James and Emma Martin from Devon also headed for the Victorian goldfields and later started a sheep farm near Stawell, Victoria.  They did very well from their investments in mining shares.

New Zealand.   Originally from the Martin family of Long Melford in Suffolk, William Martin was appointed the first Chief Justice of New Zealand, arriving there in 1841.  He resigned his position in 1857 and later returned to England.  But many of his descendants still live in the Dunedin area.

Henry and Sarah Martin from Warwickshire came to New Zealand on the Clondarf in 1859 and settled in North Canterbury where they bought a farm.  This farm has remained with their descendants through six generations.

However, these Martins had to survive a murderous attack in 1901 when three members of the family were found brutally bludgeoned to death in the house.  The house itself was burned down after the murders, with those responsible never identified.  But even after all this the Martins would not leave their home.

Martin Surname Miscellany

St. Martin of Tours.  Martin of Tours was the 4th century Bishop of Tours, whose shrine in France became a famous stopping-point for pilgrims in the Middle Ages.

The story most known about him ran as follows.   One day as he was approaching the gates of the city of Amiens, he met a scantily clad beggar. He impulsively cut his military cloak in half to share with the man. That night Martin dreamed of Jesus wearing the half-cloak he had given away.

He heard Jesus say to the angels: “Martin, who is still but a catechumen, clothed me with this robe.”  The part of the cloak kept by Martin became the famous relic that was preserved in the oratory of the Merovingian kings of the Franks at the Marmoutier Abbey near Tours.

St. Martin’s Feast or Martinmas was considered the first day of winter in the Christian calendar for practical purposes.  It occurred in the second week of November.  Alluding to the snows of that season, Germans would say: “St. Martin comes riding on a white horse.”   It was said too that one could predict what sort of winter one might have by the conditions of St. Martin’s Day.  The saying went: “If the geese at Martin’s Day stand on ice, they will walk in mud at Christmas.”

Blessed Louis Martin and Saint Therese.  Louis Martin became “blessed” because he was the father of Saint Therese of Lisieux, a French nun who died of TB in 1897 at the tender age of twenty four.  The impact of her autobiographical writings, The Story of a Soul published a year after her death, was so enormous that she has become, after Francis of Assisi, one of the most popular saints in the church.  She is known as “Petite Fleur.”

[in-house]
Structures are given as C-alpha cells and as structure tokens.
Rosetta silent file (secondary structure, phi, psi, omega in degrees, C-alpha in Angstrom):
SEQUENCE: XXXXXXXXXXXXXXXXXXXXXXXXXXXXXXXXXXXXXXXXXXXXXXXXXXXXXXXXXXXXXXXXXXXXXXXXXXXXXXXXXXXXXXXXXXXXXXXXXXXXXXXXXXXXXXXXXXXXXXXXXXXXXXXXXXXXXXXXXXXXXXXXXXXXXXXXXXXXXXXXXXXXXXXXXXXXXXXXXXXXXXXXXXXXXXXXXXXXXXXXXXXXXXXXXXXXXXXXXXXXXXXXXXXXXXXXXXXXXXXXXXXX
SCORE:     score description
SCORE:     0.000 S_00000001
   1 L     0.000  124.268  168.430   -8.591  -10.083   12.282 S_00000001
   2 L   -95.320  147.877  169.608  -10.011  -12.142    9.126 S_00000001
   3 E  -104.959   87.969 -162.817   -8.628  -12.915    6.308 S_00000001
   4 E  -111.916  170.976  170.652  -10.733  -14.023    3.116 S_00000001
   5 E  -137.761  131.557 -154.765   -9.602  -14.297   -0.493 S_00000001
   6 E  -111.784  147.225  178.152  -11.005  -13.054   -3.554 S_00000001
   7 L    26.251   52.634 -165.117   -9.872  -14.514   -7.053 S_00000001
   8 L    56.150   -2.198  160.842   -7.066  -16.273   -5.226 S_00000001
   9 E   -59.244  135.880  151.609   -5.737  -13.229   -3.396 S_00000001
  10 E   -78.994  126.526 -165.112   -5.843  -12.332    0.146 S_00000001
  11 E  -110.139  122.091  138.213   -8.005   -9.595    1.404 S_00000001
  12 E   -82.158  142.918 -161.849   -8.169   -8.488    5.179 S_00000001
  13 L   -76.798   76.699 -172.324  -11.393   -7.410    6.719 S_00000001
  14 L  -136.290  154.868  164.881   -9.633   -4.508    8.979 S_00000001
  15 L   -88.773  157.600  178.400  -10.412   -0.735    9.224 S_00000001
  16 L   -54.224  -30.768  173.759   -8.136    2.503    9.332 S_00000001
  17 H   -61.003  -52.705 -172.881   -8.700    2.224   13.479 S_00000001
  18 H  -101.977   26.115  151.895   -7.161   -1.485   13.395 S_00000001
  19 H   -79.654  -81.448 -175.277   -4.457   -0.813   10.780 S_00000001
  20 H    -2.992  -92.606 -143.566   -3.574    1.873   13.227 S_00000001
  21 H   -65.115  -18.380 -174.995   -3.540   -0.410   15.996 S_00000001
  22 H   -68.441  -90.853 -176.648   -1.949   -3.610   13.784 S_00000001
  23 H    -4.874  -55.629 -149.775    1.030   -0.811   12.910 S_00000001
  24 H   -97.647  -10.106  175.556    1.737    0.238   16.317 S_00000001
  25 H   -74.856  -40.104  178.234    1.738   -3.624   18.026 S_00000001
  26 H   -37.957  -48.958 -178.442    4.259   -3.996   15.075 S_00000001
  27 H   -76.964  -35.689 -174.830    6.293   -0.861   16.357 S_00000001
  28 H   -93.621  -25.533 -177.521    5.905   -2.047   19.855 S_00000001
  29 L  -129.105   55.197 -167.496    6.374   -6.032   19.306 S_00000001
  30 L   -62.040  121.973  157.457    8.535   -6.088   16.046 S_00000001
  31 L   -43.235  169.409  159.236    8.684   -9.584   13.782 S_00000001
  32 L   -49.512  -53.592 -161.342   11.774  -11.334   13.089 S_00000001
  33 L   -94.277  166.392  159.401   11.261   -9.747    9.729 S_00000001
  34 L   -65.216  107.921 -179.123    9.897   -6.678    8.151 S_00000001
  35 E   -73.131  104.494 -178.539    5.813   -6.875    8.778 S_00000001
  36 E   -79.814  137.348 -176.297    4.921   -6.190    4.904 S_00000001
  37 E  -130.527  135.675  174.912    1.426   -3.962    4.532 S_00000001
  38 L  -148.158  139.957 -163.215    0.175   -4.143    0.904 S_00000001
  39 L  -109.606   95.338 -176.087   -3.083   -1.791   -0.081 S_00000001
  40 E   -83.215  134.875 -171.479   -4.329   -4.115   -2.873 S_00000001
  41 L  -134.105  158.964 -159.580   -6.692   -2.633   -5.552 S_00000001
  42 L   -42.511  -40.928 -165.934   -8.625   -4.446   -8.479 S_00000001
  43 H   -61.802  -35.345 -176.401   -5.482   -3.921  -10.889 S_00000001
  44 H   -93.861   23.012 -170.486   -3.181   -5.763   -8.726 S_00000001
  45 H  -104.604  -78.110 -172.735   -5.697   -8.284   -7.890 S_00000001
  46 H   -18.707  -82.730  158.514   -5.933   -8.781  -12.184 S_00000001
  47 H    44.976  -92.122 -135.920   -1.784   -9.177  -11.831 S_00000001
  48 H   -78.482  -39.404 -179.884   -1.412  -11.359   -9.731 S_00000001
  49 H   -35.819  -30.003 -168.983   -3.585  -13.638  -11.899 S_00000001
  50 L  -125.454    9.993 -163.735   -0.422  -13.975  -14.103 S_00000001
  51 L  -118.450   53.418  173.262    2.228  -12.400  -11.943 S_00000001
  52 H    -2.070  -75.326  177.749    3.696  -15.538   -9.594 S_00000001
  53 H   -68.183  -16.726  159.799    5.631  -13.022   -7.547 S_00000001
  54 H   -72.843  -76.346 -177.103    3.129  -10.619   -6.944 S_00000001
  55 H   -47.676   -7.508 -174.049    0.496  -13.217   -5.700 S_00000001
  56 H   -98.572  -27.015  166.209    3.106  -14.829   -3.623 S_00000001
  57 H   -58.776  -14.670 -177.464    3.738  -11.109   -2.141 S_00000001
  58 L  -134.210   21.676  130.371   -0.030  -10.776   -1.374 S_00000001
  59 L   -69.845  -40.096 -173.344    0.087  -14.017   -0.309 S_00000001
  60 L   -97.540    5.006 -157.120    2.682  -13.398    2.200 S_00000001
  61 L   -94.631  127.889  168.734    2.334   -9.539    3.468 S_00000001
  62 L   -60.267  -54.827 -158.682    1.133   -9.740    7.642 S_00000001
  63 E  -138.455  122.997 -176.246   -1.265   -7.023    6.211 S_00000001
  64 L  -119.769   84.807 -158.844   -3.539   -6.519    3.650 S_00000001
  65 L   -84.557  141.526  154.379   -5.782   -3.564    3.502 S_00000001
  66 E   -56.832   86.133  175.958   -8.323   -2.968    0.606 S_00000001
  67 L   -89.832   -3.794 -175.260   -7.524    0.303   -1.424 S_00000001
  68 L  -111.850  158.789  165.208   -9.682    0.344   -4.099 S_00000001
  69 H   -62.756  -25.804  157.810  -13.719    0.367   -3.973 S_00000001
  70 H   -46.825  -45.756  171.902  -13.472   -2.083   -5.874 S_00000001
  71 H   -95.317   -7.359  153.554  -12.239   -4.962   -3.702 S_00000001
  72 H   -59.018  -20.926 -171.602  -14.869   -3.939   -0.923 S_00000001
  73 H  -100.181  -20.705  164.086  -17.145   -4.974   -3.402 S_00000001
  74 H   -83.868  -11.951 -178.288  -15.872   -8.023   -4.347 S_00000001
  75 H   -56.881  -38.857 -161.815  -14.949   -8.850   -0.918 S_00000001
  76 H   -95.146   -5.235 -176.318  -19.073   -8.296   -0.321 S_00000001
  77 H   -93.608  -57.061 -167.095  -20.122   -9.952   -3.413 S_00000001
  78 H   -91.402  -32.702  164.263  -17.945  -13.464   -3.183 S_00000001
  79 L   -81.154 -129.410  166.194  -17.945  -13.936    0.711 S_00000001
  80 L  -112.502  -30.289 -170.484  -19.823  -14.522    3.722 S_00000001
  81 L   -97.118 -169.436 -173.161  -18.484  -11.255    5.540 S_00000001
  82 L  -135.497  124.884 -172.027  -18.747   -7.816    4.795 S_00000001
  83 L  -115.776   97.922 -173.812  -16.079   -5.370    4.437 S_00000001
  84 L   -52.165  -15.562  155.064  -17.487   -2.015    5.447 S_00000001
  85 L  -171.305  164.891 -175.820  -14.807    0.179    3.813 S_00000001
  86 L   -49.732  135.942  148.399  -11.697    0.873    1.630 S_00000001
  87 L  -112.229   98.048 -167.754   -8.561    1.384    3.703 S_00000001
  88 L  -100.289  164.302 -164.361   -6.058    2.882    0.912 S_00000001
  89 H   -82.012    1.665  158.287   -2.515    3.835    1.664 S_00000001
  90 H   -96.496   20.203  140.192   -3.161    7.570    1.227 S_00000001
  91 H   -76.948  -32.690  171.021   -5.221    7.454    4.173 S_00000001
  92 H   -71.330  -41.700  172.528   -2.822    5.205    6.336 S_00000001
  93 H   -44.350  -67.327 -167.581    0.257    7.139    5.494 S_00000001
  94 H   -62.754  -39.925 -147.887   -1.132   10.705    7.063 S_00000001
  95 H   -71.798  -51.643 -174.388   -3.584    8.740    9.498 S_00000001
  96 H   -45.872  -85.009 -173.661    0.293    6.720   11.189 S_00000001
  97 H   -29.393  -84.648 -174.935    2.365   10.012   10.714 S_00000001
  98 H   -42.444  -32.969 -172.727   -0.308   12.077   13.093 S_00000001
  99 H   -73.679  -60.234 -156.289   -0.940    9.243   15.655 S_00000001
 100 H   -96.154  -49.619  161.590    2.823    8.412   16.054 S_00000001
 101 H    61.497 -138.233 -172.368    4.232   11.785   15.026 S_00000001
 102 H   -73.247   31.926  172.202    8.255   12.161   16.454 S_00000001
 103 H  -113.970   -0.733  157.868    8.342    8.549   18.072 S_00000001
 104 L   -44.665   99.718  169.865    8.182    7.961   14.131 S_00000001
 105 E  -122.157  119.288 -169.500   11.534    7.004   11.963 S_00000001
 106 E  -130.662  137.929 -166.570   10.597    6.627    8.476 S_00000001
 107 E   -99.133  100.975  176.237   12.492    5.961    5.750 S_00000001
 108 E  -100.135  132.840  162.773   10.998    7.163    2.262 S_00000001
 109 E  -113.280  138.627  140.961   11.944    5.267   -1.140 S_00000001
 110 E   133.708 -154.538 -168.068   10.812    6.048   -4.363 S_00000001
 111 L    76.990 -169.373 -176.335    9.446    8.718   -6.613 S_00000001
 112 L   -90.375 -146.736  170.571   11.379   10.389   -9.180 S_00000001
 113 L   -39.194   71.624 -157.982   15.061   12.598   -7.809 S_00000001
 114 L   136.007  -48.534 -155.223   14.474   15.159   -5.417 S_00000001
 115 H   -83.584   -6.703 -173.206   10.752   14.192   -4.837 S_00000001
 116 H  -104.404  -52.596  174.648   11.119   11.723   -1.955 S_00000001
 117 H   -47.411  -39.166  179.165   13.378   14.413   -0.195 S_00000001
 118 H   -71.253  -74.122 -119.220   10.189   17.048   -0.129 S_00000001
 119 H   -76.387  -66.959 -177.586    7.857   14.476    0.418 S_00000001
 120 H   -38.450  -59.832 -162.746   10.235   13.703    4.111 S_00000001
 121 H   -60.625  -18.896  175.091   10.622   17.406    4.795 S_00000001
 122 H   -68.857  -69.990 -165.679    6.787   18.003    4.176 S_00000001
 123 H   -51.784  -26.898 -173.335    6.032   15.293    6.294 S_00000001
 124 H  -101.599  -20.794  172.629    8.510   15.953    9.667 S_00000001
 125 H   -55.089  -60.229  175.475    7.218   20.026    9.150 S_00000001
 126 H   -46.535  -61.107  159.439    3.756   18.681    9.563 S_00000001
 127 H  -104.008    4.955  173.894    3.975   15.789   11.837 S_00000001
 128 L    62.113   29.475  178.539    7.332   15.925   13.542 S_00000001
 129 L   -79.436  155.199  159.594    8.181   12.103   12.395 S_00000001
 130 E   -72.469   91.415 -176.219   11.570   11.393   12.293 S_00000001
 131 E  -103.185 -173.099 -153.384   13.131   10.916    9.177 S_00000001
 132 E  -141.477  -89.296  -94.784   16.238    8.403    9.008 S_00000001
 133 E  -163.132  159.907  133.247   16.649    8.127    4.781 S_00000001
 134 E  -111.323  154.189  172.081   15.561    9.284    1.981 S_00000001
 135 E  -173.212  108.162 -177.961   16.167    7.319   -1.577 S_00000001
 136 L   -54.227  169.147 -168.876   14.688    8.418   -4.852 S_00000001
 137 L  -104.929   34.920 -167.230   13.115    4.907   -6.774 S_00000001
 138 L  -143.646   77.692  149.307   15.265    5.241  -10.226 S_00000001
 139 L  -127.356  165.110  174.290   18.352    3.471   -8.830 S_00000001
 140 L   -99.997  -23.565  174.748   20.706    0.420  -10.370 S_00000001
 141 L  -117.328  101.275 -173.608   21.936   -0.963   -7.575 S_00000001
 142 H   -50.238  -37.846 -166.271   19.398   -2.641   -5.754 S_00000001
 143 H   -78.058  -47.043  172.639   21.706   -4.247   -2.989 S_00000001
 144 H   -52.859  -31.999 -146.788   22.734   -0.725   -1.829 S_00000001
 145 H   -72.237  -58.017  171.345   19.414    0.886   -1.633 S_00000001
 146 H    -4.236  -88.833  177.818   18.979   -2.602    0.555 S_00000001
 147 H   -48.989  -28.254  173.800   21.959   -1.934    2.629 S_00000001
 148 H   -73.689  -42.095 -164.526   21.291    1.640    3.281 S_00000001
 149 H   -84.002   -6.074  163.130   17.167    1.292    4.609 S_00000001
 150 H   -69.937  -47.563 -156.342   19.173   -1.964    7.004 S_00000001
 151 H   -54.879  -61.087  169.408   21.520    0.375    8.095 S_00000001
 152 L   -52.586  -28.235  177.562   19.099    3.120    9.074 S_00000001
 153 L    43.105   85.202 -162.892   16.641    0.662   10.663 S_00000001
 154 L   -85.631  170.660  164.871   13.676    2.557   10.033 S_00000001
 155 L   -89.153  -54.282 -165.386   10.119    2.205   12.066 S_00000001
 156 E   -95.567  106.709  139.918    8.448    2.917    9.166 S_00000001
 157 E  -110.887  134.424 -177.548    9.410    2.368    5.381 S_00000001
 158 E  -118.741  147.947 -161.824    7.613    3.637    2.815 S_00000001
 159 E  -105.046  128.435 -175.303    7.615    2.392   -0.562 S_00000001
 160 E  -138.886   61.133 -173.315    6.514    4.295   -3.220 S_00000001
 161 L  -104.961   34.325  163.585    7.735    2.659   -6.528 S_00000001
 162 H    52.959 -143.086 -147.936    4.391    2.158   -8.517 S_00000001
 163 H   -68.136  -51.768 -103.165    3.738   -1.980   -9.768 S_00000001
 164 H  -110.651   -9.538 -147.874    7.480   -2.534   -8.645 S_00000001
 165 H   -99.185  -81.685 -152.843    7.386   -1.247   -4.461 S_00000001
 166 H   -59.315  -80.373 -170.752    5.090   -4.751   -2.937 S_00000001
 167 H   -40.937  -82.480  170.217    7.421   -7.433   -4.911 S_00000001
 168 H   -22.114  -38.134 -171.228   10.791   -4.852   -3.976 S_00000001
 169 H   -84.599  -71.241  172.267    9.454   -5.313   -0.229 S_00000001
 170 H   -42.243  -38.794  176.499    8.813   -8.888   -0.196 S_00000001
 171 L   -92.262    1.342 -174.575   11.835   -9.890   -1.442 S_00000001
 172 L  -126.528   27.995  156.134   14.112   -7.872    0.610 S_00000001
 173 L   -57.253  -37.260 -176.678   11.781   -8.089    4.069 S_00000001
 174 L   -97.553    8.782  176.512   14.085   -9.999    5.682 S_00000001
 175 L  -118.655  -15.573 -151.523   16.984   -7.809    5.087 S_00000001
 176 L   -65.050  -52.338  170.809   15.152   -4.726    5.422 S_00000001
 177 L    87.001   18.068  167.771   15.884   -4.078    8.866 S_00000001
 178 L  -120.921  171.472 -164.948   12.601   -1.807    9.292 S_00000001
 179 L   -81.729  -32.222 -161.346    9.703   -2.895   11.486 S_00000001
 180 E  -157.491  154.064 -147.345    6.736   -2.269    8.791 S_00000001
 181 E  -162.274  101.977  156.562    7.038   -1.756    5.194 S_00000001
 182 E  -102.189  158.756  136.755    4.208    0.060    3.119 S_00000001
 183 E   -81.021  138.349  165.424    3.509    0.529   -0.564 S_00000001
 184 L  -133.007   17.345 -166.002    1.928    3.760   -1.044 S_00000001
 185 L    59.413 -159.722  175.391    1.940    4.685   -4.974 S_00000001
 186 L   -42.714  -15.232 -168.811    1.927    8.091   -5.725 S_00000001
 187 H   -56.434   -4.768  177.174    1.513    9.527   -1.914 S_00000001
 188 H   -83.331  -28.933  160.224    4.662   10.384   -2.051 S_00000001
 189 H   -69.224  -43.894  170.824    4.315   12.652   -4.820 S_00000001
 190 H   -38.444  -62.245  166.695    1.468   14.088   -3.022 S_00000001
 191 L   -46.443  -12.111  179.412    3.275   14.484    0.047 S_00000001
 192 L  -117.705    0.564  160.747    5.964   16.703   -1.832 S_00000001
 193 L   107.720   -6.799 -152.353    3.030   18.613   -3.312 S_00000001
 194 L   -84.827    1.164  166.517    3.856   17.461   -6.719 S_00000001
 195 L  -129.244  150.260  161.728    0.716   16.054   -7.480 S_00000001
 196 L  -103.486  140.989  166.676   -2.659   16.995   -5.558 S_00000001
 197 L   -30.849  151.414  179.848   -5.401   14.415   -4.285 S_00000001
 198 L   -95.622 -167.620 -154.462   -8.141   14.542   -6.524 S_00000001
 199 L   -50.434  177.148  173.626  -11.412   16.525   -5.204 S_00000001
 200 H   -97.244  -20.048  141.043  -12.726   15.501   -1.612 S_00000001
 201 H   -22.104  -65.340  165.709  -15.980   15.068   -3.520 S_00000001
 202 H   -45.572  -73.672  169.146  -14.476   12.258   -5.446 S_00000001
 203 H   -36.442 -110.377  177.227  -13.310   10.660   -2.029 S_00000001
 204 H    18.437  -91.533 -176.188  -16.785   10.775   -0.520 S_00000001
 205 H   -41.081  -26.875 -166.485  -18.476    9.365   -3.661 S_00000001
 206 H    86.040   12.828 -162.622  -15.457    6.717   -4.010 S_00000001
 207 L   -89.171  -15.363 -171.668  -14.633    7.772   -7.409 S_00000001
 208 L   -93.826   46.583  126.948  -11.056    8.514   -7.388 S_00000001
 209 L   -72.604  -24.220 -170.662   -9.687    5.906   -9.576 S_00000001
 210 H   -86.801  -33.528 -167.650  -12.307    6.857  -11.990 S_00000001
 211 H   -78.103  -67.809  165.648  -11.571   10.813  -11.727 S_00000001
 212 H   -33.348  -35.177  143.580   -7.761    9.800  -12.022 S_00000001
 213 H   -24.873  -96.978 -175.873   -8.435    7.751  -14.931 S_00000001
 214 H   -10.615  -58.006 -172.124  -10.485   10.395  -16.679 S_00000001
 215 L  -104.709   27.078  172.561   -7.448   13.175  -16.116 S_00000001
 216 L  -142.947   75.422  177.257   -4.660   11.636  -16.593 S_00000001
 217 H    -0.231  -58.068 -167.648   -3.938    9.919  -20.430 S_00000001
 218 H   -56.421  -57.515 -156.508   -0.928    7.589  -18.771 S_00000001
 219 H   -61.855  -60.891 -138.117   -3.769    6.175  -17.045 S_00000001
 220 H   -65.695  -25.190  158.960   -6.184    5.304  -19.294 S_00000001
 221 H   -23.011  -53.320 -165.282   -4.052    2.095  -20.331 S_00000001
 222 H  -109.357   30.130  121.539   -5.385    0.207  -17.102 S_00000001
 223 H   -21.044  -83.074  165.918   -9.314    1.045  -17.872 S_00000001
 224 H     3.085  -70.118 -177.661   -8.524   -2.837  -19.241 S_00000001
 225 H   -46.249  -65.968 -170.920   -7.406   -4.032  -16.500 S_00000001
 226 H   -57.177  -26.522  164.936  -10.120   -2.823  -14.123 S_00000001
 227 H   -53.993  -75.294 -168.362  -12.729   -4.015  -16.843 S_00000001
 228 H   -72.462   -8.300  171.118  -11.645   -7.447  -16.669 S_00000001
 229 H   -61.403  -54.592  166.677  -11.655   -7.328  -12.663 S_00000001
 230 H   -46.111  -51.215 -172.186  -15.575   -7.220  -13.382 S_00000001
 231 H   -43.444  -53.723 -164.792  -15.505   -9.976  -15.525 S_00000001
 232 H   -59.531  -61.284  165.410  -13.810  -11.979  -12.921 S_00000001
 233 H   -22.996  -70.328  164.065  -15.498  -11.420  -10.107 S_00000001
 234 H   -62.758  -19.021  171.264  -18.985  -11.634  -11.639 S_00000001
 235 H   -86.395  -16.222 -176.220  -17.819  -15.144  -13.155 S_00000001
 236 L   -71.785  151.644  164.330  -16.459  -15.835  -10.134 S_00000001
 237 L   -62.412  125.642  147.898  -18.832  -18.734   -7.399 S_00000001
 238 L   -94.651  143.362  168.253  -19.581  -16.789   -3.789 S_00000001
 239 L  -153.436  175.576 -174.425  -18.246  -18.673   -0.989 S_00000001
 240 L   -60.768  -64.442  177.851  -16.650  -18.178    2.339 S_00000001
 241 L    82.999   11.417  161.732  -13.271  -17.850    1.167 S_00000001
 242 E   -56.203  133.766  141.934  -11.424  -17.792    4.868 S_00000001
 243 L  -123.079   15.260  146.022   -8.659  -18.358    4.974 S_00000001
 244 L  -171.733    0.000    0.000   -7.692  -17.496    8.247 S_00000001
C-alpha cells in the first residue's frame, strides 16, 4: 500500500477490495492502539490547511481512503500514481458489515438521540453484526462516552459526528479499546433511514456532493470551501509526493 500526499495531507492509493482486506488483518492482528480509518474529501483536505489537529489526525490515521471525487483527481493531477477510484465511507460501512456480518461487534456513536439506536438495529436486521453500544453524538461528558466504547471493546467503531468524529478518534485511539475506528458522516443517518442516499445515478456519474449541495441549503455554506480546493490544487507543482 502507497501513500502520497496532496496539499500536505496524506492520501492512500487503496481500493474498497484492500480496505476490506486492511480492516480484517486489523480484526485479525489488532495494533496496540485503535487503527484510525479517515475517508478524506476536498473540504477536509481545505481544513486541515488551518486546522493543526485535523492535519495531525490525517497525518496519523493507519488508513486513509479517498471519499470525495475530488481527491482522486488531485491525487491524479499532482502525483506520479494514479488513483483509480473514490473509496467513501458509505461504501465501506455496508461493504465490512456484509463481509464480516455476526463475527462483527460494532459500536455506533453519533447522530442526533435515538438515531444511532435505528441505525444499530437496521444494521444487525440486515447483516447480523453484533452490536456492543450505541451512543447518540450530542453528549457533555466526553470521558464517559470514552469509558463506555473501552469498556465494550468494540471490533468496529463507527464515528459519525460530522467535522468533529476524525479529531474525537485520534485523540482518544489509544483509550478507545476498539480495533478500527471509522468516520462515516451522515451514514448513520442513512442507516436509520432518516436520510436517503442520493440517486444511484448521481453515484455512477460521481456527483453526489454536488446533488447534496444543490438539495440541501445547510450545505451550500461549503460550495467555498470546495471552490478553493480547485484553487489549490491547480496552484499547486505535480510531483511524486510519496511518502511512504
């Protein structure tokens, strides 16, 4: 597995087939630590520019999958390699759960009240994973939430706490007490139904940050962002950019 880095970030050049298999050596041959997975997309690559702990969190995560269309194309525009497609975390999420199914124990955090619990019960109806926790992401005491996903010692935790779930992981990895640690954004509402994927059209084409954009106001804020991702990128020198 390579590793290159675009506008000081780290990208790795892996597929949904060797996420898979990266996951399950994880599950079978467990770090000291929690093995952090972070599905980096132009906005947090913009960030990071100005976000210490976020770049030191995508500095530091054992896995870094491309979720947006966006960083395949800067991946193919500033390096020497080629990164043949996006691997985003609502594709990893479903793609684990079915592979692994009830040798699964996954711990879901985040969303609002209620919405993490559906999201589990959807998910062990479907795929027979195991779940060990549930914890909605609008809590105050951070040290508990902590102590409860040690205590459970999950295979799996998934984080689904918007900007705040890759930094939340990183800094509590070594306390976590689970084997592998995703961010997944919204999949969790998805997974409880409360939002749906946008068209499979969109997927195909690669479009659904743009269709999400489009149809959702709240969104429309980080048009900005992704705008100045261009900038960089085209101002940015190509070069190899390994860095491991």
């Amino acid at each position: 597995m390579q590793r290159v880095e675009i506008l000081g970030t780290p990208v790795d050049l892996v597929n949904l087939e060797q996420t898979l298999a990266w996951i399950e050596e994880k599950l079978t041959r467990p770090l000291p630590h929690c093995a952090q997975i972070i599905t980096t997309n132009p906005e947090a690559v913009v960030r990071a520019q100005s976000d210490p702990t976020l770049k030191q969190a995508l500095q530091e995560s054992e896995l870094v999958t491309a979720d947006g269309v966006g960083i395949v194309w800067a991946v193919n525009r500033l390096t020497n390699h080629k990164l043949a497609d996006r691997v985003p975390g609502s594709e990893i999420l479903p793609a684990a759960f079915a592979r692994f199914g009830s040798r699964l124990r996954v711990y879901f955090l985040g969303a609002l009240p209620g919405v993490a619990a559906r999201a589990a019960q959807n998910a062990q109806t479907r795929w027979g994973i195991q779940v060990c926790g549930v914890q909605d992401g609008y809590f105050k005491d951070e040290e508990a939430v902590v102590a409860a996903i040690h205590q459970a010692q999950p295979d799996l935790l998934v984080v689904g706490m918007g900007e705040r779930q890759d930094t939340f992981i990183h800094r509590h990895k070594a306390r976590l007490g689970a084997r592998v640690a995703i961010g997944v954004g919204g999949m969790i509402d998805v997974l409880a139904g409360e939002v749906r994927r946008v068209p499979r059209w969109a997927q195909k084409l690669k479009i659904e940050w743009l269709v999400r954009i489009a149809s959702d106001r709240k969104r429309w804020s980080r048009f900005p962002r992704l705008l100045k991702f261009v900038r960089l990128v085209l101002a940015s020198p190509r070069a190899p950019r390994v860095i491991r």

Louis Martin had died before his daughter’s fame.  He himself came from an old Normandy family which has been traced back to an earlier Louis Martin, born in Normandy around 1650.

The Martins in Anstey Village.  Anstey village was sandwiched between Leicester and Charnwood forests in the Middle Ages.  It was the home of the Martin family from 1341. These Martins may have been related to John Martyn, a merchant who was mayor of Leicester and its MP around this time.  But the linkage has been disputed.

Two members of the family held the position of Lord Lieutenant of Leicestershire and the local high school was named after them.  The family leased Anstey Pastures within Leicester forest in 1585 and later acquired this 110 acre site.  Their home at Anstey Pastures was built in 1833 and they lived there until 1892 when they moved to a house in Bradgate known as the Brand.

The Martins of Melford Place.  The Martin family of Melford Place in Suffolk was a great supporter of the Holy Trinity church in the village.  Laurence Martin who died in 1460 led the rebuilding of the church during his lifetime. His monument is to be found on the south aisle of the church, along with the other family brasses.